CT’S HEALTH GAP: ‘Where you live can be good, or bad, for your health’
In Connecticut, where you live is a strong determinant of how healthy or unhealthy your family is, and who bears the biggest burden of chronic diseases such as diabetes and asthma. A new program is about to be launched to address this inequity.
Beginning this month, two of the state’s leading public health associations and the Connecticut Department of Public Health will host a series of educational forums for decision-makers to highlight the public health consequences of Connecticut’s housing patterns. Participants will include state lawmakers, developers, and local land-use and community development officials.
Connecticut Public Health Association (CPHA) President Kathi Traugh said the goal is to forge new strategic partnerships and develop policy initiatives aimed at reducing the housing and health equity gap.
“Despite Connecticut being one of the wealthiest states in the nation, it is characterized by high social and economic contrast,” Traugh said. “It is well documented that the racial and ethnic subgroups in our state suffer disproportionately from major chronic diseases and other causes of death.”
“Where you live can be good, or bad, for your health,” she said, noting that health inequity leads to high healthcare costs.
Developing an action plan
Earlier this year, the American Public Health Association (APHA) awarded a $10,000 grant to its state affiliate, the CPHA, to develop a statewide Action Plan for Housing and the Health Gap.
Joining CPHA in this program are the state Department of Public Health’s Healthy Homes Initiative, and the Connecticut Association of Directors of Health. The goal of the project is to develop a statewide Action Plan for Housing and the Health Gap.
This should draw attention to the link between housing and health equity, and to the financial consequences of public health inequity.
On Friday, Nov. 14, the partnership will hold a session for state lawmakers at the Legislative Office Building in Hartford, and in January the program will convene a housing and health summit.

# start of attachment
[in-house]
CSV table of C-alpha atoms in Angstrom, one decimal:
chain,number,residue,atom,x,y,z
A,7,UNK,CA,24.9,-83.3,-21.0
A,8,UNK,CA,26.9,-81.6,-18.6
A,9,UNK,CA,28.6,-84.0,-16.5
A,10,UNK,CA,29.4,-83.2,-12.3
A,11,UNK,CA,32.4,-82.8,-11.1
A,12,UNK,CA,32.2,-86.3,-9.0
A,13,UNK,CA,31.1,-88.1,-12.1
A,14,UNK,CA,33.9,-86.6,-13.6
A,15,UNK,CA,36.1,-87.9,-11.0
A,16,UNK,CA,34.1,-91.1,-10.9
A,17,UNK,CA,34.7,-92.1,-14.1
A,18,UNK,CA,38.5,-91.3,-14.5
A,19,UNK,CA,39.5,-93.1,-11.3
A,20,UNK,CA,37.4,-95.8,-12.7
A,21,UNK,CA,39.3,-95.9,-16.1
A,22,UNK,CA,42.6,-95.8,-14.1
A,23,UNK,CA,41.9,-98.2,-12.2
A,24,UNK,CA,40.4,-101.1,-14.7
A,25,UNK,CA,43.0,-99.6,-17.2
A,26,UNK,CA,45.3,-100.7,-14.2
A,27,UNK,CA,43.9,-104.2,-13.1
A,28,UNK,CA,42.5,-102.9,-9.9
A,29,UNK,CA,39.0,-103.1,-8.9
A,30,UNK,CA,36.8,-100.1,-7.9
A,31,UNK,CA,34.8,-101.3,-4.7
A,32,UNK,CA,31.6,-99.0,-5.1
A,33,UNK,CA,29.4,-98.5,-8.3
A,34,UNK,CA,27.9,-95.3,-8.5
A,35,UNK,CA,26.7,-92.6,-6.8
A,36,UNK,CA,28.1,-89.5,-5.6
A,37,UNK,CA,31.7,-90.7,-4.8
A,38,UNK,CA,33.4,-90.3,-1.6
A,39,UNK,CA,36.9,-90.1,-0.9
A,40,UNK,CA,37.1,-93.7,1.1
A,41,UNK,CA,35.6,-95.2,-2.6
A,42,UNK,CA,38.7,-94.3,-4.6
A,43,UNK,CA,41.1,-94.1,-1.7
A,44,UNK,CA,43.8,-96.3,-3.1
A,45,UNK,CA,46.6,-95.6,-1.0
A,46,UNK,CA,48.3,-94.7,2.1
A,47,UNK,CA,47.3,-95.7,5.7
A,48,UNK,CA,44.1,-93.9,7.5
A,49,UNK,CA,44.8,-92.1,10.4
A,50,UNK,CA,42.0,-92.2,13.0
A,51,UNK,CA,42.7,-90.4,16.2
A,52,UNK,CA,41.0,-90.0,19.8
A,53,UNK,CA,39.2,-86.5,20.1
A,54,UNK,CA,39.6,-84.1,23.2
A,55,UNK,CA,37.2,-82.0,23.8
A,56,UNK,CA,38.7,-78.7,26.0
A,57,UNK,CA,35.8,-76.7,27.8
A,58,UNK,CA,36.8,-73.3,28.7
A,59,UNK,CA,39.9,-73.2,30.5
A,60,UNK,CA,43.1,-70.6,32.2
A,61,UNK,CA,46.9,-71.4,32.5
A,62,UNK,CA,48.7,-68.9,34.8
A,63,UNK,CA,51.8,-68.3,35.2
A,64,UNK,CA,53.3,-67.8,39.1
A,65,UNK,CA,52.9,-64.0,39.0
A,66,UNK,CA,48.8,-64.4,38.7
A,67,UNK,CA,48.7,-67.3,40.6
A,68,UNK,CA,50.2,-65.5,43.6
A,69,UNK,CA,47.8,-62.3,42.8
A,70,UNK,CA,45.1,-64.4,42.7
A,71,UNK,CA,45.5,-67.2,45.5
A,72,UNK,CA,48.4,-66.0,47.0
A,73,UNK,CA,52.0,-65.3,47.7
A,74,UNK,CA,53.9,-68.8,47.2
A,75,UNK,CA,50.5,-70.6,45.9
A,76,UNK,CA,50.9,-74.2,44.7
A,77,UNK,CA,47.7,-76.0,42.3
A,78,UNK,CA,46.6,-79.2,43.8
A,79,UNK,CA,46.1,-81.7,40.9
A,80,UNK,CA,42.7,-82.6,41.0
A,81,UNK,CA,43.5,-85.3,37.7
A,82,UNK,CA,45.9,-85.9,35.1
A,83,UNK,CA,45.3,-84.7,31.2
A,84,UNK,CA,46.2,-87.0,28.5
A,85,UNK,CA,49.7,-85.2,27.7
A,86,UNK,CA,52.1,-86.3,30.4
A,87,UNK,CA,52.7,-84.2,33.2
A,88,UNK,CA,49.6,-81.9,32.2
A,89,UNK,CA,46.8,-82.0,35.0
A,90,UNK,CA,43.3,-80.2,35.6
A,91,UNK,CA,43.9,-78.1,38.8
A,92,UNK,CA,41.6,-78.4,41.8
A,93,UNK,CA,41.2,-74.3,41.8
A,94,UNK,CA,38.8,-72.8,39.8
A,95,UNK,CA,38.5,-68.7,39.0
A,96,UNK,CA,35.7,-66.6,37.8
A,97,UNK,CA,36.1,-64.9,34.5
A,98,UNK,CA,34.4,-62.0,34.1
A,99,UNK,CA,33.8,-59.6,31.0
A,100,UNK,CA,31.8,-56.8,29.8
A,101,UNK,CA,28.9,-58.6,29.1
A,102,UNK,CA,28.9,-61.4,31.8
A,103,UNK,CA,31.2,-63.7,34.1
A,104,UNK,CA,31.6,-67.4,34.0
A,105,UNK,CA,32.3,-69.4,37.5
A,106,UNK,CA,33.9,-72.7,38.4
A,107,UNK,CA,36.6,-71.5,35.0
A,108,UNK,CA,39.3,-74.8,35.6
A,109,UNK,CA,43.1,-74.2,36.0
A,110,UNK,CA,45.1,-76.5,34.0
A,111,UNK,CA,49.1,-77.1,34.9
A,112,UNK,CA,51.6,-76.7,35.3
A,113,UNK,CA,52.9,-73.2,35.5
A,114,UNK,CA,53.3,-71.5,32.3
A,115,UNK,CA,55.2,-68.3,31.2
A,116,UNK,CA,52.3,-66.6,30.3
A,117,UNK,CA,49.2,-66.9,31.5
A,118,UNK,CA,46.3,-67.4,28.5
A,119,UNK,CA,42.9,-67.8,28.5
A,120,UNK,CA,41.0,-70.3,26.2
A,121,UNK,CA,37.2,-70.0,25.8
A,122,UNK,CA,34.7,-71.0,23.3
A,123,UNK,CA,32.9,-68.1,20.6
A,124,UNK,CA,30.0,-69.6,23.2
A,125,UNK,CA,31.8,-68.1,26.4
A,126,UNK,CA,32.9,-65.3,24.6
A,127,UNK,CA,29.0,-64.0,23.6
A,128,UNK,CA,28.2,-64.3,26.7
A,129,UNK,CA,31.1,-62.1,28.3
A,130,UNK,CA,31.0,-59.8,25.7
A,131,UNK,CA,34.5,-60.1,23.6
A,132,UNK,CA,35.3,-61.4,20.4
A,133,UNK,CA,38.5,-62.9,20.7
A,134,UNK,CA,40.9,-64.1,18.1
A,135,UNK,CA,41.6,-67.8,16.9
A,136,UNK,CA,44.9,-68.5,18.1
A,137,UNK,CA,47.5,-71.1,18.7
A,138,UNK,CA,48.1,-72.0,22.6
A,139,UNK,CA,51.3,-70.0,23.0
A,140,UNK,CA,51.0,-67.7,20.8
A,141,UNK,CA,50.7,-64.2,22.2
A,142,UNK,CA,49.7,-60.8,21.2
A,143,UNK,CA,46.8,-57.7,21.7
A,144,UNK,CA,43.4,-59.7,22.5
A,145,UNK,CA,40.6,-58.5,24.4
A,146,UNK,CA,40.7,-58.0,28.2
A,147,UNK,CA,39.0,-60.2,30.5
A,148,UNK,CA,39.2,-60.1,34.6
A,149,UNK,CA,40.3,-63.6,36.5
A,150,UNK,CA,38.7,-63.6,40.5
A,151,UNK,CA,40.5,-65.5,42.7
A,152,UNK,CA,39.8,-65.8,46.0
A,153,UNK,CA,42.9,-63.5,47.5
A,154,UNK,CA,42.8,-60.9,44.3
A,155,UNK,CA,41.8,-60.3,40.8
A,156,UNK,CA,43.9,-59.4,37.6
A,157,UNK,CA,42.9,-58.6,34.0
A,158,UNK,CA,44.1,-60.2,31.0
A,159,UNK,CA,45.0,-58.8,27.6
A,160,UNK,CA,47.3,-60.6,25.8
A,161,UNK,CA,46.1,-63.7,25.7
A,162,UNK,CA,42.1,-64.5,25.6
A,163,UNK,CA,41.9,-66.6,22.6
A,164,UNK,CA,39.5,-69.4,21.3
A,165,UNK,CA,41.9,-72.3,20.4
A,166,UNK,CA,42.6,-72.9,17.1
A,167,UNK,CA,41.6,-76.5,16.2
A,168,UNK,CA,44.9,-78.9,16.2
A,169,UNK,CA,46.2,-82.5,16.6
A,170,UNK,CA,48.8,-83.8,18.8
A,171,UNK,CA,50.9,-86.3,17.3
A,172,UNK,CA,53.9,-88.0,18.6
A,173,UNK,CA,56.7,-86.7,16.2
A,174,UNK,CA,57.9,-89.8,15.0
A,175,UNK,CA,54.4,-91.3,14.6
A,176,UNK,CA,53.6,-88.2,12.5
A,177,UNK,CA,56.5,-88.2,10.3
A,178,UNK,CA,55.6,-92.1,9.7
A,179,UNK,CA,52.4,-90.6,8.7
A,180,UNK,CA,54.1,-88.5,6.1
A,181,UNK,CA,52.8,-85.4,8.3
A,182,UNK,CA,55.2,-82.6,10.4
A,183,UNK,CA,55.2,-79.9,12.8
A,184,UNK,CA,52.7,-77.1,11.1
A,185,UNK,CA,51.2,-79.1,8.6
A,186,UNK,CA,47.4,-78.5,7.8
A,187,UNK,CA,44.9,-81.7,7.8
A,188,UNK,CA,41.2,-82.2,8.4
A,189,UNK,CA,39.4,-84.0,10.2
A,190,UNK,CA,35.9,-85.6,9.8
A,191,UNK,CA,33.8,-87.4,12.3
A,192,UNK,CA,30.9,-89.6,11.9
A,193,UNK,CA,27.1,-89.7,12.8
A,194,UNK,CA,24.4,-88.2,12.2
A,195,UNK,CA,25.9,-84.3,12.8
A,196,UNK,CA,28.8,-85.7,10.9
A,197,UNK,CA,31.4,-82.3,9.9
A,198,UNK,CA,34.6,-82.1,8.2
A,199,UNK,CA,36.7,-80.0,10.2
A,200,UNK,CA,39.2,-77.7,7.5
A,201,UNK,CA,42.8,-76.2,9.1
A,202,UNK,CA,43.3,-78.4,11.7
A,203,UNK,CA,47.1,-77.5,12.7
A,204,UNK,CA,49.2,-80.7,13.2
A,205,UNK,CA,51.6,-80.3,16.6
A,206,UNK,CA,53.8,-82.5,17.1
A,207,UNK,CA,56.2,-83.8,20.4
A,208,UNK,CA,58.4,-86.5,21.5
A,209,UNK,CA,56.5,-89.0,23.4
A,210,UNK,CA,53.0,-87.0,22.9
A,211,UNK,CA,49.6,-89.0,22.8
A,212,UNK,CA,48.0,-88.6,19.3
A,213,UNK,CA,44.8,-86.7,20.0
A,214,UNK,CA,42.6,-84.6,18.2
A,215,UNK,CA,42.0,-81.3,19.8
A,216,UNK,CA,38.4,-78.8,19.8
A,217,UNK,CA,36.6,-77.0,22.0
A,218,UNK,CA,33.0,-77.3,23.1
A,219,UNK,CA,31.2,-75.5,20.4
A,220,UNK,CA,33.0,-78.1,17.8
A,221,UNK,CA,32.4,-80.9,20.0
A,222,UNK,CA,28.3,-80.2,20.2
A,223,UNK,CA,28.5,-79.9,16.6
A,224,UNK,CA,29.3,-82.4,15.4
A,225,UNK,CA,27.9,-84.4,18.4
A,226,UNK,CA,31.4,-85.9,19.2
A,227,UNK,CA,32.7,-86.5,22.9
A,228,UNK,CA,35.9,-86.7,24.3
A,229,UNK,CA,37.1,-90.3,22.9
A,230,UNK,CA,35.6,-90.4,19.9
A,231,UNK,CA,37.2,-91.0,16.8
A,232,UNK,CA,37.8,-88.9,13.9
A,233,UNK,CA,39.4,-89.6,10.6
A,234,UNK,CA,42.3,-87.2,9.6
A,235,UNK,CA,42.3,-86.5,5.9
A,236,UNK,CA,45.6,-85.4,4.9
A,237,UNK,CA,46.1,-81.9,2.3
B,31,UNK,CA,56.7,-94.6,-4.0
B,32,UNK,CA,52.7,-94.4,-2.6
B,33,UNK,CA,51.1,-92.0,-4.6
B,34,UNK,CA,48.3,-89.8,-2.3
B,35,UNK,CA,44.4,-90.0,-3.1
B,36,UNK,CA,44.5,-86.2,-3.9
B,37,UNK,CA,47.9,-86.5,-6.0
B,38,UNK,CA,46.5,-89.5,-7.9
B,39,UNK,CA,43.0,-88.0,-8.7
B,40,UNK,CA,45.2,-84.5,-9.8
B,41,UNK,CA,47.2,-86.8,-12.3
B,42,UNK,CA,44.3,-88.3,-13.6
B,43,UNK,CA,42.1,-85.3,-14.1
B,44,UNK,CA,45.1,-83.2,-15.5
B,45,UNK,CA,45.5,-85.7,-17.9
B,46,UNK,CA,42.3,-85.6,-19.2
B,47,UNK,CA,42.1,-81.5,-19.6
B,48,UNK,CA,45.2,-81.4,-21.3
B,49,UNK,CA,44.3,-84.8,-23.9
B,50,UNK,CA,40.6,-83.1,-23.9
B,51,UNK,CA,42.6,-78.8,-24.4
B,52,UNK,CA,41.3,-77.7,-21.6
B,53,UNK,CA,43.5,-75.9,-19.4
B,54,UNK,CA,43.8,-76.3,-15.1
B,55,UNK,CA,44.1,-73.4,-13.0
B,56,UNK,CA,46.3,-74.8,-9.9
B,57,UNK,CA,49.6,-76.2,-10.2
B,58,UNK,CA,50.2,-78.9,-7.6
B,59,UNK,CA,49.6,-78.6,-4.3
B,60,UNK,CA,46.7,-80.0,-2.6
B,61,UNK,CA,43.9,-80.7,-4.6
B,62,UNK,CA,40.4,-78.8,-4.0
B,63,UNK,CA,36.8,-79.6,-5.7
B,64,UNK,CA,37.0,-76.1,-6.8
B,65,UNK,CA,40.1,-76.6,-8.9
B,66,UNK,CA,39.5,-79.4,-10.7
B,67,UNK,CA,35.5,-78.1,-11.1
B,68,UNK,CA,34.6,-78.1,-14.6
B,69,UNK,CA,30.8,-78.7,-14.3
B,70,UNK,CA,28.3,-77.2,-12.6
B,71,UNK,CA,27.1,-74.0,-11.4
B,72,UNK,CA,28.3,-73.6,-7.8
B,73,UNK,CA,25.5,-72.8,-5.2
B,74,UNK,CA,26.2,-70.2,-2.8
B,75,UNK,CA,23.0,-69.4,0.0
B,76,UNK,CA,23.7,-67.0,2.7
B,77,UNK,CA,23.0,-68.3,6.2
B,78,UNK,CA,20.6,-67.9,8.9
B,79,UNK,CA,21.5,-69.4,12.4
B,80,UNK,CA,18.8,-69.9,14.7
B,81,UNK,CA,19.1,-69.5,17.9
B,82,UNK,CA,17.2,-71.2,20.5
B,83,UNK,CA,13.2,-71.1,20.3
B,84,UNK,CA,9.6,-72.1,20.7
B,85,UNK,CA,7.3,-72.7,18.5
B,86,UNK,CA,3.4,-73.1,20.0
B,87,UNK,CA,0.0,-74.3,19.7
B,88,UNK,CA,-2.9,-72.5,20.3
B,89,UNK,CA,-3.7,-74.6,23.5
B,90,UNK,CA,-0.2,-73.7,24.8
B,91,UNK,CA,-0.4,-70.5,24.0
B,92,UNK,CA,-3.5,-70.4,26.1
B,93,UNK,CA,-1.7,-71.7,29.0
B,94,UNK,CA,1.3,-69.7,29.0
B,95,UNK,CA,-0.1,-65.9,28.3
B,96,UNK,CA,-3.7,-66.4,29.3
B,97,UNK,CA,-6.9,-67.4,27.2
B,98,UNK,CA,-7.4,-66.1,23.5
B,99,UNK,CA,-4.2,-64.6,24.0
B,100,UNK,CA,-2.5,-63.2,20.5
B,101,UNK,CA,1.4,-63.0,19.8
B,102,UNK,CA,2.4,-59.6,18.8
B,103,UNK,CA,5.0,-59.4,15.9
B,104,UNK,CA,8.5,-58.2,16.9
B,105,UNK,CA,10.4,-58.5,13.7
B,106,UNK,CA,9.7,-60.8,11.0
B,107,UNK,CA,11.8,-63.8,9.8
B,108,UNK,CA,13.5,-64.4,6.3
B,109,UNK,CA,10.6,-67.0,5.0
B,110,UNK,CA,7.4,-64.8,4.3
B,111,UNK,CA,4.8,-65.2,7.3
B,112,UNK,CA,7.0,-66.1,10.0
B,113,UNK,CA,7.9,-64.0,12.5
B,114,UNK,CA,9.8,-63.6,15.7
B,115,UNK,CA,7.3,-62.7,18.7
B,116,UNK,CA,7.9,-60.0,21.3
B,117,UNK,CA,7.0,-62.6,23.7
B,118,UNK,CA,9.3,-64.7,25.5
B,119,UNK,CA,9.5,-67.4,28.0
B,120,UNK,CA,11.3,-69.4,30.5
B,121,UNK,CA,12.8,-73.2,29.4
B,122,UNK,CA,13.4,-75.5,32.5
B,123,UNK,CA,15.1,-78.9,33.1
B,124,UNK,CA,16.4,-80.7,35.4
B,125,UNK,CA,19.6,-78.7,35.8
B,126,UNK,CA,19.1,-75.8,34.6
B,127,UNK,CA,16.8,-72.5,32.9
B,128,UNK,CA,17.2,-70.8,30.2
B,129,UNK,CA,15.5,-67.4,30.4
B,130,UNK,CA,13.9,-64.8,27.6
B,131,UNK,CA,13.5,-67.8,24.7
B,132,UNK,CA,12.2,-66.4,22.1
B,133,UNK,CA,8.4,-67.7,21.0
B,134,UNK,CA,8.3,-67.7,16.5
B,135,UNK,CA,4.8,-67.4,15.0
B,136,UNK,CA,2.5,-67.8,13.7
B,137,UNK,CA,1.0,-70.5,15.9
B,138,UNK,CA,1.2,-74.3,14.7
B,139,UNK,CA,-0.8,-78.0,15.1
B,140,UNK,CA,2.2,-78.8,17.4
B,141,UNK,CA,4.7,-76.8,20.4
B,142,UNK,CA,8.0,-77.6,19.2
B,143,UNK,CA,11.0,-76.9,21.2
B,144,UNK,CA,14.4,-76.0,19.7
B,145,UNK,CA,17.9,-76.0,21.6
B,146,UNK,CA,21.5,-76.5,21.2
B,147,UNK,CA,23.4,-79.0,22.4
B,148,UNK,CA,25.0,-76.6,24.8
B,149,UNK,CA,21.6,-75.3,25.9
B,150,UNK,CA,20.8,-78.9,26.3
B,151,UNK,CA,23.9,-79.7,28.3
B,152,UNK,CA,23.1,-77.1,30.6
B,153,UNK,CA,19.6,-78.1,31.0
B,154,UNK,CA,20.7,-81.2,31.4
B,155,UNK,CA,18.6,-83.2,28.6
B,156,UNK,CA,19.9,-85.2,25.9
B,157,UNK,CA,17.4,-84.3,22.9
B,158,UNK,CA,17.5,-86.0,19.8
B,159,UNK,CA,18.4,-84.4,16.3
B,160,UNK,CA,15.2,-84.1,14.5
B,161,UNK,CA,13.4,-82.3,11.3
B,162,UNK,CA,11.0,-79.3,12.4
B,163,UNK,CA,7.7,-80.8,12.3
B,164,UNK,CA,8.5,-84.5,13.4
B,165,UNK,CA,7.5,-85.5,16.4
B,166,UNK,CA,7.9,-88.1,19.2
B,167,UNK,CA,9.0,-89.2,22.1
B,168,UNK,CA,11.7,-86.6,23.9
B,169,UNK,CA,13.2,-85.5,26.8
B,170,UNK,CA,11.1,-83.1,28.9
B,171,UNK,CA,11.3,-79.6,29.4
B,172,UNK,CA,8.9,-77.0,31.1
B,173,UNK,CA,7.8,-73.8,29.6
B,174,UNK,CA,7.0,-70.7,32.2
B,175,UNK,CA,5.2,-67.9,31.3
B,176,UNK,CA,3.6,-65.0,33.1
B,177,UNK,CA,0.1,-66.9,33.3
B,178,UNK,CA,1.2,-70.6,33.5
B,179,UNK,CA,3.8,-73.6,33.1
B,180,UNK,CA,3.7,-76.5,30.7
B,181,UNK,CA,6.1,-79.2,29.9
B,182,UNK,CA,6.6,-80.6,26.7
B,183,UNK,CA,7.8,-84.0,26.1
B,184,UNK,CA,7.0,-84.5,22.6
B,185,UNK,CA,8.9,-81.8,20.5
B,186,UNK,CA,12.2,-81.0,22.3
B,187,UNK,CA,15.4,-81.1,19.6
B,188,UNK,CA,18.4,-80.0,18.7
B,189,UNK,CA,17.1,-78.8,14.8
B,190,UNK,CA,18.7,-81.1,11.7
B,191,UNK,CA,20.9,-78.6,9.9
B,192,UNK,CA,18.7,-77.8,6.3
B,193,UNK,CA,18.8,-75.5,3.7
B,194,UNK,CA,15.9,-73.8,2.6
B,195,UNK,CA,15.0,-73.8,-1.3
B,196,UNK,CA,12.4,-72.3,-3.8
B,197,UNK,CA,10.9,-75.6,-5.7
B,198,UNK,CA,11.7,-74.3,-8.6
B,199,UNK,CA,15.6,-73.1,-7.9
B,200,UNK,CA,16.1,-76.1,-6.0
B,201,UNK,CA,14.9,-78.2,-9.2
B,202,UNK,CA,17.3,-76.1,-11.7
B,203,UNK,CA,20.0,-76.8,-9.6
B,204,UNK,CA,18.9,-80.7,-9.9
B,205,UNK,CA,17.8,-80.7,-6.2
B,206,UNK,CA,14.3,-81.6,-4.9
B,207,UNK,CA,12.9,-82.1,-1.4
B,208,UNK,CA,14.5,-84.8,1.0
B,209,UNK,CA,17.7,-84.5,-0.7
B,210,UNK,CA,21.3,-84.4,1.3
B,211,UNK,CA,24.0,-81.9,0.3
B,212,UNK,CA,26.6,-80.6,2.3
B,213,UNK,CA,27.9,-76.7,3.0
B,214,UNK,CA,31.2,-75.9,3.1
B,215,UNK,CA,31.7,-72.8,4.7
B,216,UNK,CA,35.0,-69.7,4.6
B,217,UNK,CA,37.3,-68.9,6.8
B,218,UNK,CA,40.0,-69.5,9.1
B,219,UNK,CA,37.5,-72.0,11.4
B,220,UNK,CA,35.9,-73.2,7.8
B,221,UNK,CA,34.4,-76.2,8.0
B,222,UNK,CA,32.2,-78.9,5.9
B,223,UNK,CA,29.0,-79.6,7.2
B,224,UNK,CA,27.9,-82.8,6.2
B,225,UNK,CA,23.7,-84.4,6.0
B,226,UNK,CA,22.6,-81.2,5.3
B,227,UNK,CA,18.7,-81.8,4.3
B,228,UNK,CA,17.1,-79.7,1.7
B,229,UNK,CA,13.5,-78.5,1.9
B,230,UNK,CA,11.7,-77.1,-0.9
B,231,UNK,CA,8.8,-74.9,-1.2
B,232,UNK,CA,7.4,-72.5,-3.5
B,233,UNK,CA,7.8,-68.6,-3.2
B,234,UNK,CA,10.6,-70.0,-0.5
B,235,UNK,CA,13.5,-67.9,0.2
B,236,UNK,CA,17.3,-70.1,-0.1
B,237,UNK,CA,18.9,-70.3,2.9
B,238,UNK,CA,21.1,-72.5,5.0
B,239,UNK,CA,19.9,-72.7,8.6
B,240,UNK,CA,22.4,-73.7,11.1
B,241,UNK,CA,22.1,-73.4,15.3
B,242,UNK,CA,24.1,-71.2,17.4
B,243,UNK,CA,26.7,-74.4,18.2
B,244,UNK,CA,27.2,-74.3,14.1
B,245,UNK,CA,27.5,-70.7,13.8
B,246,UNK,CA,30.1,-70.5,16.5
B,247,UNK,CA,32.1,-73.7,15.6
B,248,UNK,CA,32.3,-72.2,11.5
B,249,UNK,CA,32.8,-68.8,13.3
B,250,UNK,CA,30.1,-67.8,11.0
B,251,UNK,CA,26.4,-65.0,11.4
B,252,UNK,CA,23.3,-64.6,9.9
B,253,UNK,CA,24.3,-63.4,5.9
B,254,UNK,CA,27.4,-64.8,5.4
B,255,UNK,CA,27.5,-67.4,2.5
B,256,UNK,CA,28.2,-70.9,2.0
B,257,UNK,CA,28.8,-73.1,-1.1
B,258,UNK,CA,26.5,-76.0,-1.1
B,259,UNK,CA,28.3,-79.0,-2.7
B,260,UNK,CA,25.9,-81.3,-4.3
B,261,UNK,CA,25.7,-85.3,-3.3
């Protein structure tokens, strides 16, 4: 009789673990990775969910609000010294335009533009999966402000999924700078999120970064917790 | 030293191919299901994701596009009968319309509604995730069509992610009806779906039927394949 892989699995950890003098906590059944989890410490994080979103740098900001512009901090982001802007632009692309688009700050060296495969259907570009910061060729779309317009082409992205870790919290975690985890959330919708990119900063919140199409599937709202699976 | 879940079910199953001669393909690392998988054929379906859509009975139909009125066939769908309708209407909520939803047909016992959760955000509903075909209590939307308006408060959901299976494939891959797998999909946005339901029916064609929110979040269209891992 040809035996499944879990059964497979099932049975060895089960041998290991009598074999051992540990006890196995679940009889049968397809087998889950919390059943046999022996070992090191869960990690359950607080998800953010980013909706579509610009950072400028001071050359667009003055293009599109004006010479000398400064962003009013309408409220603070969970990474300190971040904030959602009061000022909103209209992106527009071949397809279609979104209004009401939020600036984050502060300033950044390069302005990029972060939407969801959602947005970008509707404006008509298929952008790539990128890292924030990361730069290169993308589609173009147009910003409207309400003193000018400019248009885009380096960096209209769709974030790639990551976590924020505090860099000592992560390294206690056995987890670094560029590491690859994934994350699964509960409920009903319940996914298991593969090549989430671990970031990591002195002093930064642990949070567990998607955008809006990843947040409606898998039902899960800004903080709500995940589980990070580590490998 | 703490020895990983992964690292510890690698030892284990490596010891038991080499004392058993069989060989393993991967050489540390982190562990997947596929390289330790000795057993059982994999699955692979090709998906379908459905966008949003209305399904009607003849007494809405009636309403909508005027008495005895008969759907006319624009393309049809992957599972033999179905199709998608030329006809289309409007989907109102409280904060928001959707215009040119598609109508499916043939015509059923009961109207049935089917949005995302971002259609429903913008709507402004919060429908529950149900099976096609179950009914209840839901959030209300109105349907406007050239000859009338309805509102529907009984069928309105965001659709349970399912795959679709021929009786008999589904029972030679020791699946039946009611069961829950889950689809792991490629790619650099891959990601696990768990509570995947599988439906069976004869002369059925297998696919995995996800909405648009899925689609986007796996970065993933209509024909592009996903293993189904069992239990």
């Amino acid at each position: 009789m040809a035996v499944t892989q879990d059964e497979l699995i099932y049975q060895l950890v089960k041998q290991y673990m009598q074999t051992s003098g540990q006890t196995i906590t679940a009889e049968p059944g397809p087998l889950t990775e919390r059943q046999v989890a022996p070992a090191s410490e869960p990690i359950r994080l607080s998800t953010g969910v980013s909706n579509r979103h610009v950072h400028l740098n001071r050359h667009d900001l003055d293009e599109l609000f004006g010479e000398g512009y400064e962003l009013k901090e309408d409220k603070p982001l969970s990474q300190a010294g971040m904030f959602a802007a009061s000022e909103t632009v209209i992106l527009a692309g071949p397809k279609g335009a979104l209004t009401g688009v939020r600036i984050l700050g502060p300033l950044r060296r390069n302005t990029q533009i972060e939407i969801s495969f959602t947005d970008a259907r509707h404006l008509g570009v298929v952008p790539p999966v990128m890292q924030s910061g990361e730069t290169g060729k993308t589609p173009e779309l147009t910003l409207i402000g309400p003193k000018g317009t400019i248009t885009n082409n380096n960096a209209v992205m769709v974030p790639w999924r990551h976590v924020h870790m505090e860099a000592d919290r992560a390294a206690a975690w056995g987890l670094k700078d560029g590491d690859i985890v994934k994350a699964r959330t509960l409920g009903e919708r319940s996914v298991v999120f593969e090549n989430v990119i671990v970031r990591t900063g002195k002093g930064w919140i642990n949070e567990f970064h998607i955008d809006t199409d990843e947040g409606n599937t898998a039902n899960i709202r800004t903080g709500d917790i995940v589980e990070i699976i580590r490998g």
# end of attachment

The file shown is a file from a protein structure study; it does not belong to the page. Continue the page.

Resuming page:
Office of Health Equity
In September, state Public Health Commissioner Jewel Mullen announced the creation of the Office of Health Equity, which will work to eliminate negative health disparities in Connecticut based on “race, ethnicity, age gender, socioeconomic position, immigrant status, sexual minority status, language, disability, homelessness, mental illness or geographic area of residence.”
The new unit will replace the former state Office of Multicultural Health.
Traugh highlighted some of the reasons why addressing the housing and health equity gap has historically been a complicated issue in Connecticut:
— Because there is no county government, most land-use decisions are made on the municipal level, where towns place local interests above what might be best for their region or the state. Only 31 of Connecticut’s 169 towns have any considerable amount of affordable housing.
— Currently, state and federally funded housing construction projects do not require a health impact assessment during the approval process.
— Connecticut’s housing supply is aging, with 30% of the state’s housing stock being built before 1950 compared to 19% nationally. But no statewide property maintenance code exists to address substandard housing.
— Five of Connecticut’s largest cities account for 42% of all asthma hospitalizations statewide.